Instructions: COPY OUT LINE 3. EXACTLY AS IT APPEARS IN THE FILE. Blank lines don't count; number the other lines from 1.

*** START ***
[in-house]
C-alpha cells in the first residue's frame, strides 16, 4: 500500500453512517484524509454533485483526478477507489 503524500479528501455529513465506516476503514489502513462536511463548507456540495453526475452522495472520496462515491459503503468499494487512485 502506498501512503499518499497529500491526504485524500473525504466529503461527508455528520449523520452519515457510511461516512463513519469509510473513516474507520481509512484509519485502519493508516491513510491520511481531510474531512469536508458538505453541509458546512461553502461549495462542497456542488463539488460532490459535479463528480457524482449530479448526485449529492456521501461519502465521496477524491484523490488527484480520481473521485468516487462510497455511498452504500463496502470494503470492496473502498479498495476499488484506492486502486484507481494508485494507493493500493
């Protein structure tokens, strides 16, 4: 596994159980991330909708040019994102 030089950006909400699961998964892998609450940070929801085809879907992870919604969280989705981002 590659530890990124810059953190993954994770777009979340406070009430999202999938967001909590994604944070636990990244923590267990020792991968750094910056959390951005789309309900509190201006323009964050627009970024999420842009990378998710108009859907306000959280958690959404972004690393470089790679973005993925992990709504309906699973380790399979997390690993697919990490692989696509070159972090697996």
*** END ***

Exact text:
């Protein structure tokens, strides 16, 4: 596994159980991330909708040019994102 030089950006909400699961998964892998609450940070929801085809879907992870919604969280989705981002 590659530890990124810059953190993954994770777009979340406070009430999202999938967001909590994604944070636990990244923590267990020792991968750094910056959390951005789309309900509190201006323009964050627009970024999420842009990378998710108009859907306000959280958690959404972004690393470089790679973005993925992990709504309906699973380790399979997390690993697919990490692989696509070159972090697996």